Reading your post there is another huge concern; your mom! How is she doing? Is she close in age to your dad? I’m 20 years younger than my mom but her energy is through the roof! If your dad is active; and being an ‘exit seeker’ he has got to be wearing her out!! Does she get any support?
Mourn town has Council on Aging; it’s nationwide, but each has different offerings. Ours has dementia daycare!! It’s an affordable way to keep them occupied and active, social. In return; I can clean, run errands and clear my head.
please research what community support his wife needs. A tough statistic is 40% of caregivers pass before the person they are caring for. She needs help!! Please bless her and have a conversation with her. Bless you!
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cetude Aug 24, 2018
medications are not without risk. Especially with a history of falling, any kind of psychotropic or narcotic will increase risk of confusion and falling considerably.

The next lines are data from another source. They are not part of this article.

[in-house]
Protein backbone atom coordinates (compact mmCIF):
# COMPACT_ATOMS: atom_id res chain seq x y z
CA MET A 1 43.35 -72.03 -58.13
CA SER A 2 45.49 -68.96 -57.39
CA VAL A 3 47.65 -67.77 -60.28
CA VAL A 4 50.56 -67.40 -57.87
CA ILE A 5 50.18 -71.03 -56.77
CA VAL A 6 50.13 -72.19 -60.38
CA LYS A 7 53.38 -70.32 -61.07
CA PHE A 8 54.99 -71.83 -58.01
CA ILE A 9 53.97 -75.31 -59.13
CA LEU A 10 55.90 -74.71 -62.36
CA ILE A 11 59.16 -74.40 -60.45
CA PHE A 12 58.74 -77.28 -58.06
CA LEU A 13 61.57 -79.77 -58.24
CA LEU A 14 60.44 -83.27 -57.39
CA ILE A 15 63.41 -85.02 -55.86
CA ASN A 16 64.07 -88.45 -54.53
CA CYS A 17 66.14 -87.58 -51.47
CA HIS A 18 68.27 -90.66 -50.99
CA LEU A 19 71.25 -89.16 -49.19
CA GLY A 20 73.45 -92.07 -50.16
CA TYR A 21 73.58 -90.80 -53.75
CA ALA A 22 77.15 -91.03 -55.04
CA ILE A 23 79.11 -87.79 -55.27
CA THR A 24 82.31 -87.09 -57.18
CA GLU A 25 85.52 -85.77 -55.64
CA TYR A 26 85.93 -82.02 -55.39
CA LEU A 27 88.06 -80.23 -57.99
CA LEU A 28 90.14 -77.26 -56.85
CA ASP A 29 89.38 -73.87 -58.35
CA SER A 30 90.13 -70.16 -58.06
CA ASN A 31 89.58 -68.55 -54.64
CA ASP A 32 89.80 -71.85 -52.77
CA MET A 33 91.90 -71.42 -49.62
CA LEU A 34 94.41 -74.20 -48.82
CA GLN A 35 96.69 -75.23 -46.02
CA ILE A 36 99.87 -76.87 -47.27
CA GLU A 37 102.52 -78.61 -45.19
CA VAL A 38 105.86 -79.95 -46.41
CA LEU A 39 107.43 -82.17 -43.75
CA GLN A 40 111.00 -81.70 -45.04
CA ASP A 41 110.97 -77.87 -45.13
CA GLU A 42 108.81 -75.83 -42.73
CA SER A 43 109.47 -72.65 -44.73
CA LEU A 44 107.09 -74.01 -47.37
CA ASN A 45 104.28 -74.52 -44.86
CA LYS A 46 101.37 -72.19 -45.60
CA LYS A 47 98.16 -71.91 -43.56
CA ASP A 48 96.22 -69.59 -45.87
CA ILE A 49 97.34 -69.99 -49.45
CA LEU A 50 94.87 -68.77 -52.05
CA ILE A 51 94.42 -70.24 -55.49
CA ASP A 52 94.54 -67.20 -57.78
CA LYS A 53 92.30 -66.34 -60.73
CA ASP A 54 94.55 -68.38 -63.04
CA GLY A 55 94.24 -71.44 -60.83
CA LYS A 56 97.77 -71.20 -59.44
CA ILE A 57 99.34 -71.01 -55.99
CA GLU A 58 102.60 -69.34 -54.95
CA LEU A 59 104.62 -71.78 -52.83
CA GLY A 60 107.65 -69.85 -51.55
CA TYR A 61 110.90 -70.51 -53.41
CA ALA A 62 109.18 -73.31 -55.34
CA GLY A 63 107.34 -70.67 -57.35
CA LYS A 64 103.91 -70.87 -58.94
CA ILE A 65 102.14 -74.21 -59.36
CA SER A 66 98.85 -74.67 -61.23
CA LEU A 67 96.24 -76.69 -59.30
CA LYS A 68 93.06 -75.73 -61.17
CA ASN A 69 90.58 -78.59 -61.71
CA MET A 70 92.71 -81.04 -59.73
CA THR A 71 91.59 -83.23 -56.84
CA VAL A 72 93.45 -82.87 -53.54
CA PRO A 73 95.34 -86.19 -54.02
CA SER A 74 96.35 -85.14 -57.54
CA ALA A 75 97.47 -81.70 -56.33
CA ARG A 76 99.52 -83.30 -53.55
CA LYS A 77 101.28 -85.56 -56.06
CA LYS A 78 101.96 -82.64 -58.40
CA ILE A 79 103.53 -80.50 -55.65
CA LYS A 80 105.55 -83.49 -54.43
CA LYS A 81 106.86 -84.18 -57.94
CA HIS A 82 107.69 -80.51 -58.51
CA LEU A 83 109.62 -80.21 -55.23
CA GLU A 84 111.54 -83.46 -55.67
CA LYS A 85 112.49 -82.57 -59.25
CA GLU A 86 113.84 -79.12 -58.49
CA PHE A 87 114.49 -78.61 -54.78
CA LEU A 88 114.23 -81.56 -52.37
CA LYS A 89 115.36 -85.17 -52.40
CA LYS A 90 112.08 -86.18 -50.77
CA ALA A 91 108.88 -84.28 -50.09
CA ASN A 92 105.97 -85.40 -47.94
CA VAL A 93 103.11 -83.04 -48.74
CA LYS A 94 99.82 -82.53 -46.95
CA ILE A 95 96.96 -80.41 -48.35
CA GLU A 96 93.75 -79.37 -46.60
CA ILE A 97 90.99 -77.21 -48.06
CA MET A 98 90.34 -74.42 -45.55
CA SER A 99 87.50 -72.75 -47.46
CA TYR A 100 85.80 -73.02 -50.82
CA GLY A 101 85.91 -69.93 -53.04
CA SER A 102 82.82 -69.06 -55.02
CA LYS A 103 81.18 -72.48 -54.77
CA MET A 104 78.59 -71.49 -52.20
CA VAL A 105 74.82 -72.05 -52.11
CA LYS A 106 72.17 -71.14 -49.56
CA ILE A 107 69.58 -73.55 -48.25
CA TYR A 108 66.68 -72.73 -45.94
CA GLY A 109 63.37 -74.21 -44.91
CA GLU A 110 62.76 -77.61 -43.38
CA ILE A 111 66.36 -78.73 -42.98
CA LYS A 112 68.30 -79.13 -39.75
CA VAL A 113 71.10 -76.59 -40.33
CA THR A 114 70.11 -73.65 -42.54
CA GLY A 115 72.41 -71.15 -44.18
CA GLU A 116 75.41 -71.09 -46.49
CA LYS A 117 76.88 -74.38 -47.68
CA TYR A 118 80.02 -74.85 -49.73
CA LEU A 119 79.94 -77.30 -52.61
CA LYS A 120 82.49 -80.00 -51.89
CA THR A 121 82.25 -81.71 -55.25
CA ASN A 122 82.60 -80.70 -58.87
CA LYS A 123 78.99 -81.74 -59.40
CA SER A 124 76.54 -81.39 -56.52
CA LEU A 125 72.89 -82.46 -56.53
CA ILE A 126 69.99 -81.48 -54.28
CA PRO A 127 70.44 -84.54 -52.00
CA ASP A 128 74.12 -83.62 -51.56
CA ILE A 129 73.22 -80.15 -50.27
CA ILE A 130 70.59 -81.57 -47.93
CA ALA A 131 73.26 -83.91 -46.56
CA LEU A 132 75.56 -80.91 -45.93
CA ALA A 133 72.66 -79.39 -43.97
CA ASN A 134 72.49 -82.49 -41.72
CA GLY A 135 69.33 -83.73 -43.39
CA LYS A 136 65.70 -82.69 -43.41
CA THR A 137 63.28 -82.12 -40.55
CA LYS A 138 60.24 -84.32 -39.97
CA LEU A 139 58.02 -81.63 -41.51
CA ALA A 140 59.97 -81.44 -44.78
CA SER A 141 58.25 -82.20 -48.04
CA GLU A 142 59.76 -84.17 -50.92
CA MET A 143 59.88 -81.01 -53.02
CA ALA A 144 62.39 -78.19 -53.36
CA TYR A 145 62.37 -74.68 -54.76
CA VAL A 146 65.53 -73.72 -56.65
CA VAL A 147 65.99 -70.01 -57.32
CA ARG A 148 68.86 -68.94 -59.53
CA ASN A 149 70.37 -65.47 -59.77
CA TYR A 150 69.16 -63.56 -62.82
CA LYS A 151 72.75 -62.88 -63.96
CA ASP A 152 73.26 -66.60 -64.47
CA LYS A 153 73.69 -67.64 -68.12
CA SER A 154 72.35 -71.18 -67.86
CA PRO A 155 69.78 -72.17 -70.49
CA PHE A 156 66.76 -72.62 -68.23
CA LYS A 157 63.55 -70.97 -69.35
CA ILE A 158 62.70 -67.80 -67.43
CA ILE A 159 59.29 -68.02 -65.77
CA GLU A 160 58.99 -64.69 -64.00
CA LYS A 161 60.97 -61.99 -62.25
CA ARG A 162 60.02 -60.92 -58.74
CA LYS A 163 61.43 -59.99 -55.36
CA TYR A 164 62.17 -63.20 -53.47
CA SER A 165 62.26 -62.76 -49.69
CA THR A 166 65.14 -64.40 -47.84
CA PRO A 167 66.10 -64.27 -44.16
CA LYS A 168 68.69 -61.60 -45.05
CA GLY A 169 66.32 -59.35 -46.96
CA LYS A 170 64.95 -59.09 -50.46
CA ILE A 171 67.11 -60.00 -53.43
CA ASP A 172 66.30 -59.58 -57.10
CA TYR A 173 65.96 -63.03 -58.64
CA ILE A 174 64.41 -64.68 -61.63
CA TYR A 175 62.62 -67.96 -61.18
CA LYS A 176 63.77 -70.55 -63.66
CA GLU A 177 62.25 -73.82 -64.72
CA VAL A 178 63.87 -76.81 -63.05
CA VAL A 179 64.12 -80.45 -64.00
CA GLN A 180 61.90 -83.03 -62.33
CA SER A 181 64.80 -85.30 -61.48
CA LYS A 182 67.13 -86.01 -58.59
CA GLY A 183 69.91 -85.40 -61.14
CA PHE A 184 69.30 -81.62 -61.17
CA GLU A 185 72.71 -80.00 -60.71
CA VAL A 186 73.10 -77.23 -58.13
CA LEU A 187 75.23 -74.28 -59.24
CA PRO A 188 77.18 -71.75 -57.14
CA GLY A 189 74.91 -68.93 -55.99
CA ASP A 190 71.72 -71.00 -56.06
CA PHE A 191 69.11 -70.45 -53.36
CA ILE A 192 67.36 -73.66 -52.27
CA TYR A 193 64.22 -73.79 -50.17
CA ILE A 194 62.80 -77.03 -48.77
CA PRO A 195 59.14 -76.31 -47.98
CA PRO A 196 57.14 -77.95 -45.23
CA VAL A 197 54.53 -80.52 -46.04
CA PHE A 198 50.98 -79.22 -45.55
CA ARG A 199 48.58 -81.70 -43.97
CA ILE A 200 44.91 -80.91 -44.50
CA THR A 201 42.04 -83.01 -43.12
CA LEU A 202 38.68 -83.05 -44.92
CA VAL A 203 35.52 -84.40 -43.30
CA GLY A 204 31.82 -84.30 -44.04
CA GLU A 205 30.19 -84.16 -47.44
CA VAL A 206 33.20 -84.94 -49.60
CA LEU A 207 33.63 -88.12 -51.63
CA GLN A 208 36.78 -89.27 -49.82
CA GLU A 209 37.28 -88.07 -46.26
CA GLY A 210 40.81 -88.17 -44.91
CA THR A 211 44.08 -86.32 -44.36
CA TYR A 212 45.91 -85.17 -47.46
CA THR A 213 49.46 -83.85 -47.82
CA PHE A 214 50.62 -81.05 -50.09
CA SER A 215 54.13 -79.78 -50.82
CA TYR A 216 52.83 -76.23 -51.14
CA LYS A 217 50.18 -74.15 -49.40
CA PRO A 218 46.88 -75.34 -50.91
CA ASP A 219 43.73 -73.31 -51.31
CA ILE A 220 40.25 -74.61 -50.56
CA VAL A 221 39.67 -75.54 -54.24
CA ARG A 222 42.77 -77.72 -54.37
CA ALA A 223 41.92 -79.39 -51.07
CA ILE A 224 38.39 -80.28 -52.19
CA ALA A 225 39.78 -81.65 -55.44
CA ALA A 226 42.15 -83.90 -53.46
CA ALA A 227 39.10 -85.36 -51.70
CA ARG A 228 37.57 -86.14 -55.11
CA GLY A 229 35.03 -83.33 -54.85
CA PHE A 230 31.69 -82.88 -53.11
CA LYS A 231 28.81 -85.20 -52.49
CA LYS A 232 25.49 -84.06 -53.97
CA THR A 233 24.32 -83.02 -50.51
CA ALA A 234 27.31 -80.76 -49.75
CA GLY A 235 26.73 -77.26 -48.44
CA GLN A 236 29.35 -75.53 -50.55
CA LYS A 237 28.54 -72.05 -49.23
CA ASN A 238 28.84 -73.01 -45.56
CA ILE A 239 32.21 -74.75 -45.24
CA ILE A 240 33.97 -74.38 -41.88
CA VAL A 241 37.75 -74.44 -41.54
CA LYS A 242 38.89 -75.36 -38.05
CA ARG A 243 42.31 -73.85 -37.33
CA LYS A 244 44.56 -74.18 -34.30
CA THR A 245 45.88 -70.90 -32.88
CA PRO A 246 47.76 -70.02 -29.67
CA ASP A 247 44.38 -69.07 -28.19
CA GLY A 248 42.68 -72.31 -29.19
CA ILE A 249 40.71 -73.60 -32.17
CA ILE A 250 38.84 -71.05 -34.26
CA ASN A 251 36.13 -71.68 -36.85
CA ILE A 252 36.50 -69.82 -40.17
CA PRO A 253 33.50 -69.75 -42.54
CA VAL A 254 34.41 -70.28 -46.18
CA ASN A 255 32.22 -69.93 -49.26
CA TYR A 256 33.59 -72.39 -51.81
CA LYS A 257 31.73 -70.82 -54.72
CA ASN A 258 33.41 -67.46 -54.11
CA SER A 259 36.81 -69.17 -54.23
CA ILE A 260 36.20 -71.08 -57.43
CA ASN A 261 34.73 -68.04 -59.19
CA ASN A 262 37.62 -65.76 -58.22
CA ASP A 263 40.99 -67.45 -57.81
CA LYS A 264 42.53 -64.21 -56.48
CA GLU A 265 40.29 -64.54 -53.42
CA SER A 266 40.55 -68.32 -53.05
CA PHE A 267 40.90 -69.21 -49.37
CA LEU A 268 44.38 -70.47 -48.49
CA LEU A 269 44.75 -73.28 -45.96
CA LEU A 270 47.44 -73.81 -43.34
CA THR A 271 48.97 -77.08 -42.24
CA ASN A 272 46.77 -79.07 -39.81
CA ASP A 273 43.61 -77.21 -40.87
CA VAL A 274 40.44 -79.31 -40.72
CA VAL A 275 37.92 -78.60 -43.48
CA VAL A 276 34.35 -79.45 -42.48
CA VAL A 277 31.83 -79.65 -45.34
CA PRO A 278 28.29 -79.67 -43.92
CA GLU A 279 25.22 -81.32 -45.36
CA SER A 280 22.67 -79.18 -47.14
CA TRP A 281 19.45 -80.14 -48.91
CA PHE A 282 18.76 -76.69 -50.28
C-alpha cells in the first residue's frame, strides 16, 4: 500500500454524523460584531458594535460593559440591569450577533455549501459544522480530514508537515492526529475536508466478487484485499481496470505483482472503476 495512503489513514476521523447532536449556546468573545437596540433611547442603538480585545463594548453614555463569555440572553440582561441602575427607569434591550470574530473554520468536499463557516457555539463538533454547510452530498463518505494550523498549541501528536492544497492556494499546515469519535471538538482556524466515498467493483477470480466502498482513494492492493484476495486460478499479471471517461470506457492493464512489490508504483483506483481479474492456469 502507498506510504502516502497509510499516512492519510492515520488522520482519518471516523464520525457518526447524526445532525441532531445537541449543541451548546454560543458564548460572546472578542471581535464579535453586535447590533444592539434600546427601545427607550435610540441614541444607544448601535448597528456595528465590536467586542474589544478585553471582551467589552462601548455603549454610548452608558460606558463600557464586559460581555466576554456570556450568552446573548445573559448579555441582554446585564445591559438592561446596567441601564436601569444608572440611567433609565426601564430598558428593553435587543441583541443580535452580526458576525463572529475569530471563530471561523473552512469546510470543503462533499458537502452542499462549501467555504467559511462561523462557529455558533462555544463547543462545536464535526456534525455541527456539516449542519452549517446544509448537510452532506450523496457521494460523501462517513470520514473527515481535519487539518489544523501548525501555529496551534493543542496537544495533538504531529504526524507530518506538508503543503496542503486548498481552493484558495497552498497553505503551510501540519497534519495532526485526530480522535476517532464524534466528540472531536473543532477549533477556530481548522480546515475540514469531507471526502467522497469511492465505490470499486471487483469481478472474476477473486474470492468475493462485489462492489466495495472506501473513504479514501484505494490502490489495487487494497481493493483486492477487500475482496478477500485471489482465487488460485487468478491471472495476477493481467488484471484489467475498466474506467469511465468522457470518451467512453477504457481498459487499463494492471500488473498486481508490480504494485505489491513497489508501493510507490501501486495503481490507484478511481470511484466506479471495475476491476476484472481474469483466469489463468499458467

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Hi ptshopper, we have experienced what you have in the last 2 years and are her caregivers in-home. Unfortunately we're at end stage now and have hospice to help out as of today. If distracting or diverting to another subject is no longer helping, I would suggest speaking with his psychiatrist or geriatrician for an anti-anxiety medication. Those with dementia have "triggers" that send them into that state. Especially if his memory is only long-term, he has a lot more anxiety than usual. I recommend speaking with his doctor or having his wife speak with the doctors to help with that type of anxiety. It was a struggle for us when Mom had manic episodes and was very confused but having the proper medications helped calm her which helped us to care for her better. It is trial and error and difficult to find a happy medium on the right dosage and the right medication. Hang in there! It is a journey. It is distressing to see because of course he's your parent but the best way to treat a lot of these symptoms of dementia, I've learned to detach myself emotionally so I can see it for what it is.